June 2017

Advanced PDF to DWG Conversion

Tip & Tricks: The Role of a CAD Manager

As the manager in charge of computer-aided design (CAD), your role is to ensure the maximum efficiency of the CAD system — even though you may well be plagued daily by nit-picky problems, such as dry ink jet cartridges. The successful CAD manager is able to ease changes to CAD by carefully planning the process and keeping everyone informed. While the primary problem you will face is finding money for upgrades to the system, above all remember that your goal is to make it more efficient to get work done. When something makes the work more efficient, then implement it.

What The CAD Manager Needs To Know

The easiest definition of a CAD manager is “anyone who knows more about CAD than you do.” Seriously, though, the CAD manager combines an excellent CAD user with a network manager. Some of the things with which you should be familiar are the following.

CAD Systems

You must be familiar with all aspects of the CAD system your firm uses:

  • Drawing and editing commands, and techniques
  • Plotting and archiving drawing files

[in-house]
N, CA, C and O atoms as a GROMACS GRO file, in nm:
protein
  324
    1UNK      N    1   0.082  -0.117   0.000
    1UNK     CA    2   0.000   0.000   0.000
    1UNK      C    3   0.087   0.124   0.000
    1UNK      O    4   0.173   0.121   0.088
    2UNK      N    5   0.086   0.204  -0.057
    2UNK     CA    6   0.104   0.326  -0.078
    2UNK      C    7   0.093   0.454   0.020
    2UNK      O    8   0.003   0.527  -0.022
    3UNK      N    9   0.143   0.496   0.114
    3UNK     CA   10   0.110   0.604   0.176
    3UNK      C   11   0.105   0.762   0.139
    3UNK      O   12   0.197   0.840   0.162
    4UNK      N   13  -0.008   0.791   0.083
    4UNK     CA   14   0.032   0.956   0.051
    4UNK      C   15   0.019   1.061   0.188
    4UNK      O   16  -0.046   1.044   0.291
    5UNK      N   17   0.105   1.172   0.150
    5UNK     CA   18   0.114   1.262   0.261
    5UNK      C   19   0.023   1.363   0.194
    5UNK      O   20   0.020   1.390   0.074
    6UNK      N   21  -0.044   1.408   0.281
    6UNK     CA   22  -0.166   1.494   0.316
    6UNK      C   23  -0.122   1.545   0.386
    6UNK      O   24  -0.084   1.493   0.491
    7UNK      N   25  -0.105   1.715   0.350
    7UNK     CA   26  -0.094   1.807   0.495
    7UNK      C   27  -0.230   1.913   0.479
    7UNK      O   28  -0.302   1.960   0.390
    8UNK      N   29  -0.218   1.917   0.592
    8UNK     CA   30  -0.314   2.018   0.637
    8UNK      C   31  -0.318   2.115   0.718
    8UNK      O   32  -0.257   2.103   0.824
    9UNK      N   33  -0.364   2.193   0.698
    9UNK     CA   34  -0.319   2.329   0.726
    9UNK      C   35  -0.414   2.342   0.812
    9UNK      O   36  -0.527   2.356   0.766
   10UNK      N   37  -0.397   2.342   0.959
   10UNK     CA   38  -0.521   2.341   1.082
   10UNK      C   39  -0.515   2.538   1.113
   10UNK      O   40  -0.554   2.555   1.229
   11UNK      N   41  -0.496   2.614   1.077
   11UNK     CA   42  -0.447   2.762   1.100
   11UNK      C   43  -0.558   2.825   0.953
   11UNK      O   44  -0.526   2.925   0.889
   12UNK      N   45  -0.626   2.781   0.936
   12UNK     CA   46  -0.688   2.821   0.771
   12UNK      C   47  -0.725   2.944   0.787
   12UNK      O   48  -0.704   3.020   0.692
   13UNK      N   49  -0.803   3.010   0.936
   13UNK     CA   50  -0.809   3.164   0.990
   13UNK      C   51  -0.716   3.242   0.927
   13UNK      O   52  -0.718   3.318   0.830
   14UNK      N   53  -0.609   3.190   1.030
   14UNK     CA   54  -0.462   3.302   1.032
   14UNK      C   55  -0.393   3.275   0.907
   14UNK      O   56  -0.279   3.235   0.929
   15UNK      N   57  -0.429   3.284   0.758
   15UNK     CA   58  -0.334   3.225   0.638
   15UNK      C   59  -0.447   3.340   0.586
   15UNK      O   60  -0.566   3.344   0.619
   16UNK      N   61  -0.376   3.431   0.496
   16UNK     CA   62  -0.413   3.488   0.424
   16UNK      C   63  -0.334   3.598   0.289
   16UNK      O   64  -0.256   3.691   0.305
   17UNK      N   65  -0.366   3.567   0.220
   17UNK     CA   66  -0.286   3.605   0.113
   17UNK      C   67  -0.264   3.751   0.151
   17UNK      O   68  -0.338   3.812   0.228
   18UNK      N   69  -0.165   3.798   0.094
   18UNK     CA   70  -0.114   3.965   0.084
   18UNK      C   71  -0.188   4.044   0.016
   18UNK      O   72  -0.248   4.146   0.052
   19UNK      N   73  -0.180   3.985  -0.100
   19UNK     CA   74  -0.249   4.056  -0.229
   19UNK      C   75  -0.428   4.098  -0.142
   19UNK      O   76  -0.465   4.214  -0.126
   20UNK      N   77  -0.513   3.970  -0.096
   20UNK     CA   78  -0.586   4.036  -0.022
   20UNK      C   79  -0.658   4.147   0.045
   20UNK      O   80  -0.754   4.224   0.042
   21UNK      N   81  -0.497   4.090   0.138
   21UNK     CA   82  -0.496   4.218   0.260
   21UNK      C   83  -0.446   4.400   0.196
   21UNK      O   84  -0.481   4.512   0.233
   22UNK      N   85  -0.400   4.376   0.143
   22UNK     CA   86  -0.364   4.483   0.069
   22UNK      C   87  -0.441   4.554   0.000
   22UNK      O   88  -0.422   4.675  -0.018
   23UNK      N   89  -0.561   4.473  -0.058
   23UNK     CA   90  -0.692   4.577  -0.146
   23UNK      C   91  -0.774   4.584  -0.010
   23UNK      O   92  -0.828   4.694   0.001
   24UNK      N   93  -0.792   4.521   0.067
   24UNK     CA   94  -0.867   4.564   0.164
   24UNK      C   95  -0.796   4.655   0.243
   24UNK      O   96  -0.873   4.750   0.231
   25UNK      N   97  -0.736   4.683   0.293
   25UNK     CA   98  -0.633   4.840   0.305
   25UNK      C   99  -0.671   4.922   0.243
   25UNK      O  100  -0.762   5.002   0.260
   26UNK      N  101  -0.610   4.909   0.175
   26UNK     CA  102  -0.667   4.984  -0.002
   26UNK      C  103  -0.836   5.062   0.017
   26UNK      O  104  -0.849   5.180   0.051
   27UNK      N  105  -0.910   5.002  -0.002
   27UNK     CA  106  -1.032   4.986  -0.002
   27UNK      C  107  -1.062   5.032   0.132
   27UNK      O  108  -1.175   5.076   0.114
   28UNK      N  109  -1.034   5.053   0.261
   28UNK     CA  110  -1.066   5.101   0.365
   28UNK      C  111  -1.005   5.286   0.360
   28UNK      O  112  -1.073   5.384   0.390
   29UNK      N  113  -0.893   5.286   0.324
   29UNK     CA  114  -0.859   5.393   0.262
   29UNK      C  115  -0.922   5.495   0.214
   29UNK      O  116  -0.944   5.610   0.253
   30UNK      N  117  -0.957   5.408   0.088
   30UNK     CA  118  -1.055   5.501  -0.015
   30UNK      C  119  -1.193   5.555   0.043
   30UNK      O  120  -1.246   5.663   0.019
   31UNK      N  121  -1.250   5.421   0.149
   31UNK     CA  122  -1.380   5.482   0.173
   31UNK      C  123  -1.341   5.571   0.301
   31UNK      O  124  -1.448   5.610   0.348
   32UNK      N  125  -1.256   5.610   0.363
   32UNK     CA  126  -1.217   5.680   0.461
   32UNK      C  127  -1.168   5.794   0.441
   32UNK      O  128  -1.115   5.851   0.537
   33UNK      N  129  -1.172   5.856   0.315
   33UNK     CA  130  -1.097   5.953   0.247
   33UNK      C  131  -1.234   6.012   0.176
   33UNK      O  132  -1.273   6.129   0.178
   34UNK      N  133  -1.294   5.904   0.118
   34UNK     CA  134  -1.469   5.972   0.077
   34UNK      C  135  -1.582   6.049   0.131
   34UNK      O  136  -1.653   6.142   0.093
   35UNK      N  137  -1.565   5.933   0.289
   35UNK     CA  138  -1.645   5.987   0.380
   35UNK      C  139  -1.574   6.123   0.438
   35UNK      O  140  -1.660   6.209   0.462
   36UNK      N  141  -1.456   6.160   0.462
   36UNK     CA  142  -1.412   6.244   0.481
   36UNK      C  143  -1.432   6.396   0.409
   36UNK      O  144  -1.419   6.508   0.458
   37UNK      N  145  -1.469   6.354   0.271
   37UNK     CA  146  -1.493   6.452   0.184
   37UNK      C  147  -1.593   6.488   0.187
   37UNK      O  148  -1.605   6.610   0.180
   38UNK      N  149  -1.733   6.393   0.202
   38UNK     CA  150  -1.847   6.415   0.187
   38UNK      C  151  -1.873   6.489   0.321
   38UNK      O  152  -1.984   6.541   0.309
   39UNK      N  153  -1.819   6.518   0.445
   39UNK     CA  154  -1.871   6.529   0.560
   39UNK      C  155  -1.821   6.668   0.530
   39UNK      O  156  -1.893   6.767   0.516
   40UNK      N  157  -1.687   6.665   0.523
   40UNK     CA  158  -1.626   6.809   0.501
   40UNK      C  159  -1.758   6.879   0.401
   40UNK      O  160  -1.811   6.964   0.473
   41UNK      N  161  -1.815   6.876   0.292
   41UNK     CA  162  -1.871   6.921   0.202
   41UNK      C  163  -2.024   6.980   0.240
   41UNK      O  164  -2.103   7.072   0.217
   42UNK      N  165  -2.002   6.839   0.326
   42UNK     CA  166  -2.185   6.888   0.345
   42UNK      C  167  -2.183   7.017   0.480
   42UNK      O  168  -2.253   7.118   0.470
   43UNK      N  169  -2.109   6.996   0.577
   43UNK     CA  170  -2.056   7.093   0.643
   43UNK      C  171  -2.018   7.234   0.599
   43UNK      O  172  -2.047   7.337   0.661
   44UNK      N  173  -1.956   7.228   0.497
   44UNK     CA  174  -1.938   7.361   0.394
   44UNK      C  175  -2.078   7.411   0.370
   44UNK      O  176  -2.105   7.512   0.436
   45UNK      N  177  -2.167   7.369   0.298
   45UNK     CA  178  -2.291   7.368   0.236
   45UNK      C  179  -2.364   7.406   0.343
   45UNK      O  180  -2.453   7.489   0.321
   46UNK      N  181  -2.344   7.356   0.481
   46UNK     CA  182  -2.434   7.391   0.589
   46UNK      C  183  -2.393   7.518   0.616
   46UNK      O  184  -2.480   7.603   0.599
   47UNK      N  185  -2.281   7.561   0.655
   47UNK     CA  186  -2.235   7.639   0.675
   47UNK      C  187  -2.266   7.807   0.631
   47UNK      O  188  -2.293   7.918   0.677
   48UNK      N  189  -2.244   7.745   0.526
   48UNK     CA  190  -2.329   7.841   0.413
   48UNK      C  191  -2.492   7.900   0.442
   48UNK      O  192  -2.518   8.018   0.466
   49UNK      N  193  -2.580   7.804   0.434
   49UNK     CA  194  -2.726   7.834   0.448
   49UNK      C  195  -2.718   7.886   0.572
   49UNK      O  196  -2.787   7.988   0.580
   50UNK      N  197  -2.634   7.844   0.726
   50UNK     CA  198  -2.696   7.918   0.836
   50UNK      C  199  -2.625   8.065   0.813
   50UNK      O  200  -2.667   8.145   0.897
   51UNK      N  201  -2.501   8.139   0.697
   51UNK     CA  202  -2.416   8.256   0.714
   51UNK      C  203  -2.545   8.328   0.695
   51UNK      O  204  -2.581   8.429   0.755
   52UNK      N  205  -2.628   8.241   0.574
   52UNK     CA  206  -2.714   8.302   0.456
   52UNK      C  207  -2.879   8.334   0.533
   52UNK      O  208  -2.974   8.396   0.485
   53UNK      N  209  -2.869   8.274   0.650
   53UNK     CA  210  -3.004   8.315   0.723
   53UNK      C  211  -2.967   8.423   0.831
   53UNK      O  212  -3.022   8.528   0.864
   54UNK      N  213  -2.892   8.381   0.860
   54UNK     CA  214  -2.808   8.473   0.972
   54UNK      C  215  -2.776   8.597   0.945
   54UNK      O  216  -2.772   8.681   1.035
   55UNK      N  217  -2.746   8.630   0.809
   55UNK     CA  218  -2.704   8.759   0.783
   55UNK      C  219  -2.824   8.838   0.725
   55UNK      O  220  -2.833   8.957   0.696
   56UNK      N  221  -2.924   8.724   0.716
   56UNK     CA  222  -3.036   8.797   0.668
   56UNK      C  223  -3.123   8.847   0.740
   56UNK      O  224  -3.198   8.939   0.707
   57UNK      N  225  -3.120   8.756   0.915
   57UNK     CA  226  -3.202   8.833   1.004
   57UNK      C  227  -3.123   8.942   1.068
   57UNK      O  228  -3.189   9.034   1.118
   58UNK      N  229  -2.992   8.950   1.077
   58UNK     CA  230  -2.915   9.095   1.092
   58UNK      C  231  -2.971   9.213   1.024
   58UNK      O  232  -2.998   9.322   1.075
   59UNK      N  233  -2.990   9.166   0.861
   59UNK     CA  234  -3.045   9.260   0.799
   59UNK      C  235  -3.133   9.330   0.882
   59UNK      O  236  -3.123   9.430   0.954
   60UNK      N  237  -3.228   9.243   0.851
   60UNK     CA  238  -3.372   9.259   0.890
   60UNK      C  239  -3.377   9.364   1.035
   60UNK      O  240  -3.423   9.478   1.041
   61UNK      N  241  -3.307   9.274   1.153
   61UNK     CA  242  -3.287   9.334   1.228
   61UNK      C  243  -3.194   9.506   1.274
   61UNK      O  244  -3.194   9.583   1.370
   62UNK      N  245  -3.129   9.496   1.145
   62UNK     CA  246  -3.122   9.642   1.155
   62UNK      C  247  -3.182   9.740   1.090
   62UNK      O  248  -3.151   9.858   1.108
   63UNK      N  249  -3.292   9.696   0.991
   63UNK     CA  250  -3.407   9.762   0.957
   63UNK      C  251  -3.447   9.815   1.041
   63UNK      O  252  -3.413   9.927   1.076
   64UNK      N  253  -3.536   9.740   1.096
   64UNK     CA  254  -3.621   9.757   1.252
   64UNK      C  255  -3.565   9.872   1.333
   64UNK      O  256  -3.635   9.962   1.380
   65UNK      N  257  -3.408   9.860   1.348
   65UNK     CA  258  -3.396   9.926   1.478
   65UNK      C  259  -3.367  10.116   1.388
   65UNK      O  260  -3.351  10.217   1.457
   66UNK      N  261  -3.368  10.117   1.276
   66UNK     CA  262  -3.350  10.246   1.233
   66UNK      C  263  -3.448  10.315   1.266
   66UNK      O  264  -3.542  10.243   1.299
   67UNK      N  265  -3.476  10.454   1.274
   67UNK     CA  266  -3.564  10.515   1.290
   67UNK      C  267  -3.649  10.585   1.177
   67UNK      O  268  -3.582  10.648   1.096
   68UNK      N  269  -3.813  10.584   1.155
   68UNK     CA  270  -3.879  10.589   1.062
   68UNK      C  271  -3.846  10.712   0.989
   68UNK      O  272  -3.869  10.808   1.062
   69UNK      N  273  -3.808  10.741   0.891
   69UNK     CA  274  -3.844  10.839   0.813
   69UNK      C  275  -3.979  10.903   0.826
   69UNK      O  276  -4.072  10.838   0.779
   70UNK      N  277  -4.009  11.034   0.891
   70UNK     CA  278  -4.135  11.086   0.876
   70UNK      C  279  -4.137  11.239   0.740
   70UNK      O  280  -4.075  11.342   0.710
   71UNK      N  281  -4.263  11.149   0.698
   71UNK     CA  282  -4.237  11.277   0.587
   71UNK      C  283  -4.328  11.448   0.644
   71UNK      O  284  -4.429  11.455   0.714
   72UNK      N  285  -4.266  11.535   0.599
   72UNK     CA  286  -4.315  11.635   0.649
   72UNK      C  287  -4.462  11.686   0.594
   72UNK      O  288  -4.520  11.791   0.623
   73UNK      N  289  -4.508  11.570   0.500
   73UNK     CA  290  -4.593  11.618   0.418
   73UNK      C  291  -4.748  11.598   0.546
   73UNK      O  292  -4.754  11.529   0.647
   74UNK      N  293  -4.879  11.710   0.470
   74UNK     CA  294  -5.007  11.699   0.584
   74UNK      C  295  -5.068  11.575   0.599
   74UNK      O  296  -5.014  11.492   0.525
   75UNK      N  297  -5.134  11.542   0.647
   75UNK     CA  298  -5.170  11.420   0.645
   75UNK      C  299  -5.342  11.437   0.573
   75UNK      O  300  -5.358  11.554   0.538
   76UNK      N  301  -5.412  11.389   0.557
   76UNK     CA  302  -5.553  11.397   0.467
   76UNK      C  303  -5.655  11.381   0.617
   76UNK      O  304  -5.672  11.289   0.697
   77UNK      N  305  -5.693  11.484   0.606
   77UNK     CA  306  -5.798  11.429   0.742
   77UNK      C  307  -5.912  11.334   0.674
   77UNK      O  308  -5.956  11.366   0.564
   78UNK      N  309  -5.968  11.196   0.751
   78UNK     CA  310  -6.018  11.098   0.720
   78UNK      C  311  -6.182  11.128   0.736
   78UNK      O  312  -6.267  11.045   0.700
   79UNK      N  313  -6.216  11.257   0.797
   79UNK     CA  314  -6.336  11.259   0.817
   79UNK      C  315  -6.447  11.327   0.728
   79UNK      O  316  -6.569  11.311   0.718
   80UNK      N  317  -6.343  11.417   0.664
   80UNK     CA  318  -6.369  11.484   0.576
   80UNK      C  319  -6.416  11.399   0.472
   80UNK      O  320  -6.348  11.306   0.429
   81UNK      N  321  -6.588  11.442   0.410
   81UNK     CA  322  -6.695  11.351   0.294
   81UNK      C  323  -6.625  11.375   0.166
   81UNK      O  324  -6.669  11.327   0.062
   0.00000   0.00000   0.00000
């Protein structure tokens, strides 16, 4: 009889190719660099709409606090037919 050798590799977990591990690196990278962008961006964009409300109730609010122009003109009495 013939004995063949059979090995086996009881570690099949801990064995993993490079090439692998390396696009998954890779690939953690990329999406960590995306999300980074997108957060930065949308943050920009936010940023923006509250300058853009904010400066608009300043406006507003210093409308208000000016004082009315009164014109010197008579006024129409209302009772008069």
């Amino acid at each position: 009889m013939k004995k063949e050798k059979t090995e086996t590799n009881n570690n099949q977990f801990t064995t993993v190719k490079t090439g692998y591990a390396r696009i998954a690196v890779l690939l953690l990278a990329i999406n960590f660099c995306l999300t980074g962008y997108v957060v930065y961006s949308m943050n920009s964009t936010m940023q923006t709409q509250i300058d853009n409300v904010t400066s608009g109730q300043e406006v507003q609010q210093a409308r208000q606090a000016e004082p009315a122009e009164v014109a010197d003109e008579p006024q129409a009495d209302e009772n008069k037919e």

• Customizing and programming
  • Translation to and from other CAD systems, and data formats
  • Understanding software related to CAD, such as databases and VBA (Visual Basic for Applications) programming
In addition, it’s helpful to have some familiarity with other CAD systems. Some firms use more than one CAD package in-house. Definitely, you will have at least one client using a different system. In any case, getting to know a second CAD system is like learning a second language: it broadens your horizons.

CAD Processes

CAD is more than drawing, editing, and plotting drawings. There is an entire range of processes that accompany the production of drawings. Tasks most closely identified with the profession of CAD management include the following:

  • Implementing a document management system that controls access to drawing files
  • Preparing a revision management system so that everyone knows which version of the drawing is the most recent
  • Creating CAD standards and standardized templates with symbols, title blocks, borders, and so on, and then making them available to all drafting stations from a central location
  • Setting up an on-line project management system, perhaps with group discussion capability
  • Justify to upper management the implementation and cost of new technology